Albuquerque, N.M. A New Mexico man received what he thought were the cremated remains of his wife’s body after donating her organs to science — only to learn a few weeks later that police found her body, intact, at the company that was supposed to handle the donation.
Philip Fajardo is now one of two people suing the Albuquerque firm, Bio Care, alleging it gave them ashes it represented as the remains of their loved ones. They say authorities later told them at least parts of the bodies had never been cremated.
“In these instances, they were given an urn full of ashes and they have no way of knowing what those ashes were,” said their attorney, Sam Bregman. “They could be burnt up paper for all they know.”
Fajardo, of Bernalillo County, and Farrah Fasold of Denton County, Texas, filed the lawsuit Tuesday in state district court in Albuquerque seeking unspecified damages against Bio Care and two Bernalillo County companies, New Mexico Mortuary Service Inc. and Director’s Choice LLC.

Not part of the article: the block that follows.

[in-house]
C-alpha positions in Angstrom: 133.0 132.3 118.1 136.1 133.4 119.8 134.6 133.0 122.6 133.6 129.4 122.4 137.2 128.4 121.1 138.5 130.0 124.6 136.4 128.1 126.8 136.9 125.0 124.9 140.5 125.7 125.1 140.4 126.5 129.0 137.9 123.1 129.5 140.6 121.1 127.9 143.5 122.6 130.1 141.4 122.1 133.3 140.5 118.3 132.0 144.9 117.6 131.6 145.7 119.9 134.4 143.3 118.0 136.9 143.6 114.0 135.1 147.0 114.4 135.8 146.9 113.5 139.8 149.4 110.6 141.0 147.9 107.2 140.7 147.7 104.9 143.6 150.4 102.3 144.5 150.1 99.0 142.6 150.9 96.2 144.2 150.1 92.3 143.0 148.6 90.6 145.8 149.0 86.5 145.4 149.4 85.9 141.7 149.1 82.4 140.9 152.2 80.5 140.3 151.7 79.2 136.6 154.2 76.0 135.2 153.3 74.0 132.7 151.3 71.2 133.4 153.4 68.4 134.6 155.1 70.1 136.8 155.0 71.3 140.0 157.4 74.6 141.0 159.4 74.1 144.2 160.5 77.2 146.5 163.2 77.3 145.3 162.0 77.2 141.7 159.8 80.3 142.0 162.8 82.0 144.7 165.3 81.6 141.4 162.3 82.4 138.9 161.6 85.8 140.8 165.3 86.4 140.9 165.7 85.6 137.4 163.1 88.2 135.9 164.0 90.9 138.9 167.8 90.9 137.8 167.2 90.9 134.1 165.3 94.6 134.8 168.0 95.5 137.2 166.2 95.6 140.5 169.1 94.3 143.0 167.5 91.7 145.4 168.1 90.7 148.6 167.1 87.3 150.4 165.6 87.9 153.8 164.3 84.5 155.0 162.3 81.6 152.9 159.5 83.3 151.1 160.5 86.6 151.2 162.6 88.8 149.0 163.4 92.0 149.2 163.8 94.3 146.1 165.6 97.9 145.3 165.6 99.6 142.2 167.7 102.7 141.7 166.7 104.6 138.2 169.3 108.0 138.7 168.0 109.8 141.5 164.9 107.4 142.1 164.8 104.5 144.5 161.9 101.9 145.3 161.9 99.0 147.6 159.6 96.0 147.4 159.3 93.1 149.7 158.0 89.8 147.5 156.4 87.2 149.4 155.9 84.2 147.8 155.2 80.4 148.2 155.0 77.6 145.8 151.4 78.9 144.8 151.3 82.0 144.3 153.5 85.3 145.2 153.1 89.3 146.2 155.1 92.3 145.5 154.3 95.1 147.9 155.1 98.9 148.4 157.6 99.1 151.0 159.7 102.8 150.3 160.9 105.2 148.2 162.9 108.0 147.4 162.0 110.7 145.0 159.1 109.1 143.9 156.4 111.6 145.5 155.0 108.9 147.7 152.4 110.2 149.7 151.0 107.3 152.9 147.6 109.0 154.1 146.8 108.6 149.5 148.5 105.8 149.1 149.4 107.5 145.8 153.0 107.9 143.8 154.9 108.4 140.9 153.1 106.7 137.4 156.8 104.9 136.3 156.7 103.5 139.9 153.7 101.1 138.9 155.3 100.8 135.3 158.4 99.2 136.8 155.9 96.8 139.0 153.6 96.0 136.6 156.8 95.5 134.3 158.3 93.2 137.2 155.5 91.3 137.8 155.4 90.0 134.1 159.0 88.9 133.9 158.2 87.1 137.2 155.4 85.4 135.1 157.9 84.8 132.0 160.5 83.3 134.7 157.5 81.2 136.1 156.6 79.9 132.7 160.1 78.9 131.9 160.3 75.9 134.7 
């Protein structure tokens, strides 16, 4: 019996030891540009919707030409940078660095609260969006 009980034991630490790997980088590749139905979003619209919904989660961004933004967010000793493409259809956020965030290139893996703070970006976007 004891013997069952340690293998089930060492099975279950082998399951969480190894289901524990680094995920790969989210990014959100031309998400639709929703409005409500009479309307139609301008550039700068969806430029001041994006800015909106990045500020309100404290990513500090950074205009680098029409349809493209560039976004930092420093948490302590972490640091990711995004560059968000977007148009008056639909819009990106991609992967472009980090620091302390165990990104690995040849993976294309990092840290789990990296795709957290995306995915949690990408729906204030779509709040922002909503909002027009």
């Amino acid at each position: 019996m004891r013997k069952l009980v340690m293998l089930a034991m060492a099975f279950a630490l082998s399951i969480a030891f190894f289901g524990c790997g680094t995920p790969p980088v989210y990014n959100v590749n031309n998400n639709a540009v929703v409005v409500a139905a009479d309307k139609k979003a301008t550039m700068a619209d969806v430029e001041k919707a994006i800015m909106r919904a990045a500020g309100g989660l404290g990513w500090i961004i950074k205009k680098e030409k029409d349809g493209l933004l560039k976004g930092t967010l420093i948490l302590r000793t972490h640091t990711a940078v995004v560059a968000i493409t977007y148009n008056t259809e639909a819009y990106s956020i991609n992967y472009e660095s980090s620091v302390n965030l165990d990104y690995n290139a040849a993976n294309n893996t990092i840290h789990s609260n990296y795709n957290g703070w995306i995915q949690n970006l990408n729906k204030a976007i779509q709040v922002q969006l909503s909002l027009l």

The families were “extremely distressed when they learned that their loved ones’ remains had been mistreated,” the complaint said.
They allege negligence by all three companies; fraud, intentional infliction of emotional distress and violation of the Unfair Practices Act by Bio Care; and conspiracy by the other two companies.
Bio Care harvested organs from donated bodies to sell for medical research, then was supposed to cremate the remains and return the ashes to the families.
But authorities began raising questions last month after finding body parts at a Kansas City, Kan., medical waste company, Stericycle Inc. They discovered the body parts belonged to people whose cremated remains had supposedly been returned to families.
Bio Care’s owner, Paul Montano, was arrested March 31 on fraud charges after seven heads, a torso and several limbs found in Kansas were traced to Bio Care.